6. Identify your support system and seek help

Taking help with class fellows and learning from seniors’ experiences is vital. Ask for guidance from those who are already in this juggling process. They will certainly share some tips on time management.

The same goes for the professors and coworkers. You can ask the professors about their grad school experience. It will be a good way of collecting tips to assist you in professional development and education. Seeking advice is never a bad option. Even if they do not have any strategy for you, they can tell you what not to do and things to avoid.

7. Be strategic in what you do

When the reality check hits, your morale will go down. Indeed, it is tough to manage 40 hours of work and attend multiple classes every week. You will feel demotivated at times, but keeping your eyes on the prize will keep you moving.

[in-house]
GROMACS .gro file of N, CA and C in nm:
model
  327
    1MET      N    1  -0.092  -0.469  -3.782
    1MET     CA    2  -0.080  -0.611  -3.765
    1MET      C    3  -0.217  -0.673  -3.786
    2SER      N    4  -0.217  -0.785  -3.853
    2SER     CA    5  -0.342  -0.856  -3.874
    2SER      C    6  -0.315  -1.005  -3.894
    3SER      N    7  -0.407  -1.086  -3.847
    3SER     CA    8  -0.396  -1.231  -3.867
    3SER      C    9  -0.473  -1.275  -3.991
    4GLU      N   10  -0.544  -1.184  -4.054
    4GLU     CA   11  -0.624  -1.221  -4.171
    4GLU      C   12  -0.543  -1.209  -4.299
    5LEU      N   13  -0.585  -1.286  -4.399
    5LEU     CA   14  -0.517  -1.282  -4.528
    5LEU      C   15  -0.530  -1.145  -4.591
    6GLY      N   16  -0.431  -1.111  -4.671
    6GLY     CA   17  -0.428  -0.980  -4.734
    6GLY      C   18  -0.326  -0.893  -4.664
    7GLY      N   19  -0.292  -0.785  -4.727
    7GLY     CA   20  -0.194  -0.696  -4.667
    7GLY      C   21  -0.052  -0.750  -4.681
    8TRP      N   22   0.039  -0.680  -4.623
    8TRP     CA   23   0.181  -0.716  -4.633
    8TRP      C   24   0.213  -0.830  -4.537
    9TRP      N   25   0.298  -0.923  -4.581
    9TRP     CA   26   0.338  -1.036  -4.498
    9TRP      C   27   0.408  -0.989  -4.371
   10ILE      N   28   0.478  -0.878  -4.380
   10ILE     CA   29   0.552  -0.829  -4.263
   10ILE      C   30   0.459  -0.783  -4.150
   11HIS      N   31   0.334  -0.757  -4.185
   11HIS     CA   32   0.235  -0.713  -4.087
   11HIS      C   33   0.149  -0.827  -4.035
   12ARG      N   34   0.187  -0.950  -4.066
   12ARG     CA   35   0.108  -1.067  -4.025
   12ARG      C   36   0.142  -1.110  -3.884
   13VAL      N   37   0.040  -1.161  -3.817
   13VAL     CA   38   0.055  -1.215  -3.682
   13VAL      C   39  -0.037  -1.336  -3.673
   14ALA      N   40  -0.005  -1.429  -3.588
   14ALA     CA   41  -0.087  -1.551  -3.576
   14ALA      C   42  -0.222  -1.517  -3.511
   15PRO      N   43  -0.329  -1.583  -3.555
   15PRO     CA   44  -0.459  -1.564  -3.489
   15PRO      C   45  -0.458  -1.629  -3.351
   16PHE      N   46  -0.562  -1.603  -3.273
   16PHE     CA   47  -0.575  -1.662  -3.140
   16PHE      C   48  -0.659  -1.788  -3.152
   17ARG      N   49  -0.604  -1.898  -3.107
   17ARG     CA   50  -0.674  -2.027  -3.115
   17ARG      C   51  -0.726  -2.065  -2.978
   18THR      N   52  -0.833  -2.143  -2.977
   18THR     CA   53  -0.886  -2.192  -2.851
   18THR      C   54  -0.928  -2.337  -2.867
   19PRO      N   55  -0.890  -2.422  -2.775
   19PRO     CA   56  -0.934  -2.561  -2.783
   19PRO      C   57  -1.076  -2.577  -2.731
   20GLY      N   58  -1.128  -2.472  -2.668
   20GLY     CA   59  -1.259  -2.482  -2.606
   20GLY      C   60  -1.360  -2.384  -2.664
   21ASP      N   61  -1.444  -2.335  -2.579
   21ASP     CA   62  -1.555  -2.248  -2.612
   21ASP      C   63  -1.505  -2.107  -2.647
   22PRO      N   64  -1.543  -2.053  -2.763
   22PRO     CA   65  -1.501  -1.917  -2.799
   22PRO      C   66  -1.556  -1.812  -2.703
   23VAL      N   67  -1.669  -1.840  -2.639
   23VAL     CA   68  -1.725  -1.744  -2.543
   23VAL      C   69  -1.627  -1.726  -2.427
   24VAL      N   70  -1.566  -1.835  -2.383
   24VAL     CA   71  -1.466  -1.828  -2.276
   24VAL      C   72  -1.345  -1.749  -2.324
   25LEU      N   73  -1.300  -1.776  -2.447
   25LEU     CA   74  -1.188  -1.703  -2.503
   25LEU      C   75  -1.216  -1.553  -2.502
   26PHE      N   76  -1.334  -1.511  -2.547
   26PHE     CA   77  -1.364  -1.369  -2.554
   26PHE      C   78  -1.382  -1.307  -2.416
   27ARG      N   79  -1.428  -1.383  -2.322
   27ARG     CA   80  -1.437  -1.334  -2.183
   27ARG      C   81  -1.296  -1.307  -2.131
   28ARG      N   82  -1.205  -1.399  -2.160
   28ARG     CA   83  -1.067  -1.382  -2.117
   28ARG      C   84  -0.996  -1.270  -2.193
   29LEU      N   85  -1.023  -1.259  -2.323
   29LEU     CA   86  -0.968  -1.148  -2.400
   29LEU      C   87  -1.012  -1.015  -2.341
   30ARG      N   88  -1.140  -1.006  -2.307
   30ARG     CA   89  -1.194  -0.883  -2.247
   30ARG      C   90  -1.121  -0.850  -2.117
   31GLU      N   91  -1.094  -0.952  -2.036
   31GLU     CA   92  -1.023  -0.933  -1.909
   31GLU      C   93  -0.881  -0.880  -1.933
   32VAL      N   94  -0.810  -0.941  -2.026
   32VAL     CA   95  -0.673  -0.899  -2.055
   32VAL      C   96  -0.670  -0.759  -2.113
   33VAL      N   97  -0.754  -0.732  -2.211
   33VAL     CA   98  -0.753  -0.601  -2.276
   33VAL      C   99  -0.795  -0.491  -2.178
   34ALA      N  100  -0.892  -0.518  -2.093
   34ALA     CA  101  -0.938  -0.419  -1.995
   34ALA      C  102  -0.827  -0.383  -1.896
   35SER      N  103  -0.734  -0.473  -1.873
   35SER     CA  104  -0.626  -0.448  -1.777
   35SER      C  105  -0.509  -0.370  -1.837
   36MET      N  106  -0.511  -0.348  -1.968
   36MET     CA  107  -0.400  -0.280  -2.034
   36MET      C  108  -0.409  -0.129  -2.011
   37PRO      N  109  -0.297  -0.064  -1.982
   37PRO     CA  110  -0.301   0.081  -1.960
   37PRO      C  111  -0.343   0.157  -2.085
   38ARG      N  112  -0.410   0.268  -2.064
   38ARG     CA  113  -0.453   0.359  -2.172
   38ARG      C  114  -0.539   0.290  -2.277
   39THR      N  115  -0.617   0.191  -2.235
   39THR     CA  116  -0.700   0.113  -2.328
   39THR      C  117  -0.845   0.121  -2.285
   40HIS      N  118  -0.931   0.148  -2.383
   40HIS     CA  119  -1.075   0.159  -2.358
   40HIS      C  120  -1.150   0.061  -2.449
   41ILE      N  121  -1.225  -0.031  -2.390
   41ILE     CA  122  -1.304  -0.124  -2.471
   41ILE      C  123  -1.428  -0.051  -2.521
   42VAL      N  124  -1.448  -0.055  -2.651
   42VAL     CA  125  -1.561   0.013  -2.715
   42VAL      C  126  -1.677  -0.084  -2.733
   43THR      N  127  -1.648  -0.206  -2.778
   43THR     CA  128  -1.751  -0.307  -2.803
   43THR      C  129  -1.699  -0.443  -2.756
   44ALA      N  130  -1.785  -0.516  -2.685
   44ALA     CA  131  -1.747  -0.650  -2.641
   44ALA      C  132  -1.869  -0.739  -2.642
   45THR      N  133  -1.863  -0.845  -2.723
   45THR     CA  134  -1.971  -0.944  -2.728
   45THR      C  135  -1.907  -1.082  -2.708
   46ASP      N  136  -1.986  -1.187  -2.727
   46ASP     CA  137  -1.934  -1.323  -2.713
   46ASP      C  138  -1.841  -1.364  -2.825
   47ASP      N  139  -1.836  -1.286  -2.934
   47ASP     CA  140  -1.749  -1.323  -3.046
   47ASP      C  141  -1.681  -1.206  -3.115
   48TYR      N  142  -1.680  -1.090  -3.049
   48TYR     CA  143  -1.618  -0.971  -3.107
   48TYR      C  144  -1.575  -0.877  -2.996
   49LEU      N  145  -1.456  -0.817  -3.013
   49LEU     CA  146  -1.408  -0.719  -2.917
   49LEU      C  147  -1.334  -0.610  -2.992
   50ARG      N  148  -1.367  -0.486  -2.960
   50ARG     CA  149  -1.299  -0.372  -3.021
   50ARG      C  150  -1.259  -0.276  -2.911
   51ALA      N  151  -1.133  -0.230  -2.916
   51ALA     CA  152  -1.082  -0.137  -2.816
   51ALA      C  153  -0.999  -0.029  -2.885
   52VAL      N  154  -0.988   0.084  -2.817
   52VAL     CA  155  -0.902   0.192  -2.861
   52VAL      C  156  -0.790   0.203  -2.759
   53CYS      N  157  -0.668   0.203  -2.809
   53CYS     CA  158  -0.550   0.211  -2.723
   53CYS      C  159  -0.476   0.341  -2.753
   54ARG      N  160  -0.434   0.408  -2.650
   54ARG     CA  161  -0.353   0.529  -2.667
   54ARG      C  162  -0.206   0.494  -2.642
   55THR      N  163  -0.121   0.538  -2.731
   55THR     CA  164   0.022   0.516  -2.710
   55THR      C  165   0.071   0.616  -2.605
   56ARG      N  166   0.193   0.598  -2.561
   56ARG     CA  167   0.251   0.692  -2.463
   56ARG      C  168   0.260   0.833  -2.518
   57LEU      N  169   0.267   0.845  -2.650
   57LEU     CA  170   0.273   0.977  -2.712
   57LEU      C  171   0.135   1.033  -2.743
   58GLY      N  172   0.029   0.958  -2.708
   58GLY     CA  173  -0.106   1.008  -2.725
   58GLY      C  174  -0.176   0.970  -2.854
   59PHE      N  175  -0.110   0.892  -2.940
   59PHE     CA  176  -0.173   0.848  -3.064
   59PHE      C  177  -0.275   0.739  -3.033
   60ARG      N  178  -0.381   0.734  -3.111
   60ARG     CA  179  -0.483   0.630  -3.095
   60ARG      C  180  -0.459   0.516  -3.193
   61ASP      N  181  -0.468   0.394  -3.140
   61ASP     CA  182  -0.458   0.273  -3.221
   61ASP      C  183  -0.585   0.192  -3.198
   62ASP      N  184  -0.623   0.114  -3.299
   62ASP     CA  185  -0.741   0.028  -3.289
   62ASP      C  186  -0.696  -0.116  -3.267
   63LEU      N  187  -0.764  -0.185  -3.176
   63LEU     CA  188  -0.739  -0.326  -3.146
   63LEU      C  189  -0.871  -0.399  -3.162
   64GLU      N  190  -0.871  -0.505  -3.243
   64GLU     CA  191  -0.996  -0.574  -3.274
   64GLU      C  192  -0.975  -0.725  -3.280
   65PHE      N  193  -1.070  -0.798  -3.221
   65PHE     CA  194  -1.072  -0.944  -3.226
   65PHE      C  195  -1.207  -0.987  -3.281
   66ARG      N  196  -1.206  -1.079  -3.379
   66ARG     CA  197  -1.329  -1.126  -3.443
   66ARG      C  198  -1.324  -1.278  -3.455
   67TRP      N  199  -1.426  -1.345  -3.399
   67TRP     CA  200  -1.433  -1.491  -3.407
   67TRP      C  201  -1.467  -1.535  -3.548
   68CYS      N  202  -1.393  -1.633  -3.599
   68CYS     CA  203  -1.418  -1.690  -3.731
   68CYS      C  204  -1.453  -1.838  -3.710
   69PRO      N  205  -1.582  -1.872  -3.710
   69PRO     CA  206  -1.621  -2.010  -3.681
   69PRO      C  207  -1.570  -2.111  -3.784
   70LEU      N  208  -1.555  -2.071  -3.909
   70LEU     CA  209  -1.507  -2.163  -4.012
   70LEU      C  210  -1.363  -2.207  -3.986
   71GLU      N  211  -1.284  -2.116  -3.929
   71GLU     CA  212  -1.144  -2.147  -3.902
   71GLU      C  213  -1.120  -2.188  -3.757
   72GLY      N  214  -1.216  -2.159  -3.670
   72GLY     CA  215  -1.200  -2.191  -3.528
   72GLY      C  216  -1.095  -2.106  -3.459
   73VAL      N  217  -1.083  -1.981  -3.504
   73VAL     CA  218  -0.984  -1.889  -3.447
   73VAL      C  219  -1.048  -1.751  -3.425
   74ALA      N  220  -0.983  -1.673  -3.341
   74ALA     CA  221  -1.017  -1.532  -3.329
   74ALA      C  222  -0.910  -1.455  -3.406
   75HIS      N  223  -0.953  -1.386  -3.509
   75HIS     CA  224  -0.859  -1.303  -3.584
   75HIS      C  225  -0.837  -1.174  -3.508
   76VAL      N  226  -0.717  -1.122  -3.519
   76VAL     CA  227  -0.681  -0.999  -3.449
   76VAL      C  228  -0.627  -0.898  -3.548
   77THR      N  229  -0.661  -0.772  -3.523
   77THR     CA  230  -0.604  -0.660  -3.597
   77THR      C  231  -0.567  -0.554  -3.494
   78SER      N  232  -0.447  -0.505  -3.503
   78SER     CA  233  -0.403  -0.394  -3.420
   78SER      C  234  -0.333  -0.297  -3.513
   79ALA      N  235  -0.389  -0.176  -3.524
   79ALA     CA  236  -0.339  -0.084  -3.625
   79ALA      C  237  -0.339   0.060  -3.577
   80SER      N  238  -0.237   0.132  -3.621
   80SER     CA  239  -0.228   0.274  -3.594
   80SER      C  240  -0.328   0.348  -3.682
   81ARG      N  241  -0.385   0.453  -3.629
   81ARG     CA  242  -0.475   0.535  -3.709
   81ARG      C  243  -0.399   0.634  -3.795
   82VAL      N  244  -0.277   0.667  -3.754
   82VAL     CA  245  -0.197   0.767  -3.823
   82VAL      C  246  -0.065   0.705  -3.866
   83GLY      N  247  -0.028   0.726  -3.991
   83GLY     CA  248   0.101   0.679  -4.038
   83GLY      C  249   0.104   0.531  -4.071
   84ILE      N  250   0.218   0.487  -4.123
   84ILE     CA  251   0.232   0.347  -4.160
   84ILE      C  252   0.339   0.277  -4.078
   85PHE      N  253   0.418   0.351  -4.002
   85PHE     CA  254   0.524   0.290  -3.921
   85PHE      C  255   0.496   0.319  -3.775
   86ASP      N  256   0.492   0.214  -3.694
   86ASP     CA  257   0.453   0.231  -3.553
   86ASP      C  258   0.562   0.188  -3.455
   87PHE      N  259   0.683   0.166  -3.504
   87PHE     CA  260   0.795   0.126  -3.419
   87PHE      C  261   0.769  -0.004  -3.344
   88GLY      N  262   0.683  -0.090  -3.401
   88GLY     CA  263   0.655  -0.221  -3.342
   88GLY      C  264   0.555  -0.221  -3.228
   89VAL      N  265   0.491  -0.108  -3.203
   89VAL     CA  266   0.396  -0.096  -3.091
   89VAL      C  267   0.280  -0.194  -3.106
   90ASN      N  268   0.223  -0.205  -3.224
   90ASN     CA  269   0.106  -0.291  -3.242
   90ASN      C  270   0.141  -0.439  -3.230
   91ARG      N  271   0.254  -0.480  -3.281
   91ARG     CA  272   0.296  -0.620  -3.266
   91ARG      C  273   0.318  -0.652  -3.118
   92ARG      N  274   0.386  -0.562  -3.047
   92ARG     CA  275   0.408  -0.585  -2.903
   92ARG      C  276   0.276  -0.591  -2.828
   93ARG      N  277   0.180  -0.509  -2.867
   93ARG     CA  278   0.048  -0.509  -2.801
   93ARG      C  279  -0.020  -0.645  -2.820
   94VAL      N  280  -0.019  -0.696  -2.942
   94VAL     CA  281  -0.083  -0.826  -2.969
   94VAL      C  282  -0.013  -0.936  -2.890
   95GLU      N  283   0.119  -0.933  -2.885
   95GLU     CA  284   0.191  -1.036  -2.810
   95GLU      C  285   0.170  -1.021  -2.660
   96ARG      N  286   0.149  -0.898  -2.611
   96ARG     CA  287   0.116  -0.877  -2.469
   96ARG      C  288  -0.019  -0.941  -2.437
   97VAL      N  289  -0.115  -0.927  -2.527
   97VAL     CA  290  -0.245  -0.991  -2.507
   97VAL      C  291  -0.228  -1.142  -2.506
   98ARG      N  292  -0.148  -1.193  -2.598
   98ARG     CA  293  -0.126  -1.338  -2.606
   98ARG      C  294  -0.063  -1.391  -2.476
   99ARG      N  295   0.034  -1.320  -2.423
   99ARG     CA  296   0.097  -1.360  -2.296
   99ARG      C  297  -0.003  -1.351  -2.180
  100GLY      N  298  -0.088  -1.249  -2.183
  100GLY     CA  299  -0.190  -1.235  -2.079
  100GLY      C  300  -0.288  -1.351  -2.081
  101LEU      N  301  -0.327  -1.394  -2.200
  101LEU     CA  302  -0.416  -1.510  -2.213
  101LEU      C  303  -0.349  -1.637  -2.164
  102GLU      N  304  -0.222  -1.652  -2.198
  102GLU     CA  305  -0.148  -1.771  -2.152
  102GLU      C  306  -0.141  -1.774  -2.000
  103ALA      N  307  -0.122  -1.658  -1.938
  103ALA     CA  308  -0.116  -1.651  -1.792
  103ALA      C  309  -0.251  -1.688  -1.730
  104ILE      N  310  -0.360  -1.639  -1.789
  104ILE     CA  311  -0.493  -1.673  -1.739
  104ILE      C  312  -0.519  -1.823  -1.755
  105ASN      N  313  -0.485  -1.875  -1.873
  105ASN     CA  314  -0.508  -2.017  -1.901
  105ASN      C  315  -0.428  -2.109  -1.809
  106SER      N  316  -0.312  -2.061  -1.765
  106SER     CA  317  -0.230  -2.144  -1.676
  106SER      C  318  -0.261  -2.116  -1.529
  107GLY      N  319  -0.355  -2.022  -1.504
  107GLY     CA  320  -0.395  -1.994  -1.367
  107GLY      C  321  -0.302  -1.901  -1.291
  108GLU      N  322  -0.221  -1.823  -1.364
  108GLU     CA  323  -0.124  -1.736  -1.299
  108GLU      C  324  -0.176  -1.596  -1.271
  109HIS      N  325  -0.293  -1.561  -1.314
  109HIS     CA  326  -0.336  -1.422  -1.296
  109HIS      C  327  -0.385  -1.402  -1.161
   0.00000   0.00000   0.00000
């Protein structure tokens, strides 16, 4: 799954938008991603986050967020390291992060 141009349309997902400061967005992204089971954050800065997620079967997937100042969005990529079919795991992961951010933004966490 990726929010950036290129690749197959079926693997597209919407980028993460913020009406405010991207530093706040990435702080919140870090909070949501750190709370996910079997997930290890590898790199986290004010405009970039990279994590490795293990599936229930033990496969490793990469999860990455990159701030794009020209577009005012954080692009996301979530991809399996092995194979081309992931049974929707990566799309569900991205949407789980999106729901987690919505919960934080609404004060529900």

Reflect on your learning after every class, note down the important elements, and keep it for future reference. While working, if your position allows you, delegate work. Share responsibilities and learn to collaborate.

Regardless of the place, working with others can teach you a lot, like analytical thinking, decision making, negotiating, etc. all these soft communication skills will help you climb the corporate ladder. Collaborating with different students will enhance your networking and allow you to explore new ways of learning.

Conclusion

To conclude, finding the right balance between a professional career and grad school requires effort. After gathering all the advice and tips, it will all come down to your will and commitment. 

The goals and expectations from the job and which career you want to pursue will be deciding elements. Working two roles can be taxing, but preparing for it and strategizing can reap many benefits. An online degree program will be much more feasible if you’re working full-time, so it would be better to do some research before continuing your education. 

About the Author: mike